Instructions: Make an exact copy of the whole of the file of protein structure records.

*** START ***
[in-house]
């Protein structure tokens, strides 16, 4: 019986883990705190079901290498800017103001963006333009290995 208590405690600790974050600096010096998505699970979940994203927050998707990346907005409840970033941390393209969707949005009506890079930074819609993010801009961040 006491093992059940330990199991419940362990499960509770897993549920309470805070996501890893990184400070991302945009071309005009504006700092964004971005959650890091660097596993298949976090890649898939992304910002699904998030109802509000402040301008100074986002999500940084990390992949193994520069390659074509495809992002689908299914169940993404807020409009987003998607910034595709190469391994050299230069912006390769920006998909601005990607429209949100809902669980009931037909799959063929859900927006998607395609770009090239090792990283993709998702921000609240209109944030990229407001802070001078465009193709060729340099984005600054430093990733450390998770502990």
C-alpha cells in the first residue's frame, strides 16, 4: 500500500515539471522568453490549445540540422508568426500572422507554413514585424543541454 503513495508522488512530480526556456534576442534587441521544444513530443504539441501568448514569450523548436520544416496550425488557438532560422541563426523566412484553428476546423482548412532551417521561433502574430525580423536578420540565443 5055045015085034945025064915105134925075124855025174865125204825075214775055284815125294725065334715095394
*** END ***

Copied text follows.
[in-house]
């Protein structure tokens, strides 16, 4: 019986883990705190079901290498800017103001963006333009290995 208590405690600790974050600096010096998505699970979940994203927050998707990346907005409840970033941390393209969707949005009506890079930074819609993010801009961040 006491093992059940330990199991419940362990499960509770897993549920309470805070996501890893990184400070991302945009071309005009504006700092964004971005959650890091660097596993298949976090890649898939992304910002699904998030109802509000402040301008100074986002999500940084990390992949193994520069390659074509495809992002689908299914169940993404807020409009987003998607910034595709190469391994050299230069912006390769920006998909601005990607429209949100809902669980009931037909799959063929859900927006998607395609770009090239090792990283993709998702921000609240209109944030990229407001802070001078465009193709060729340099984005600054430093990733450390998770502990």
C-alpha cells in the first residue's frame, strides 16, 4: 500500500515539471522568453490549445540540422508568426500572422507554413514585424543541454 503513495508522488512530480526556456534576442534587441521544444513530443504539441501568448514569450523548436520544416496550425488557438532560422541563426523566412484553428476546423482548412532551417521561433502574430525580423536578420540565443 5055045015085034945025064915105134925075124855025174865125204825075214775055284815125294725065334715095394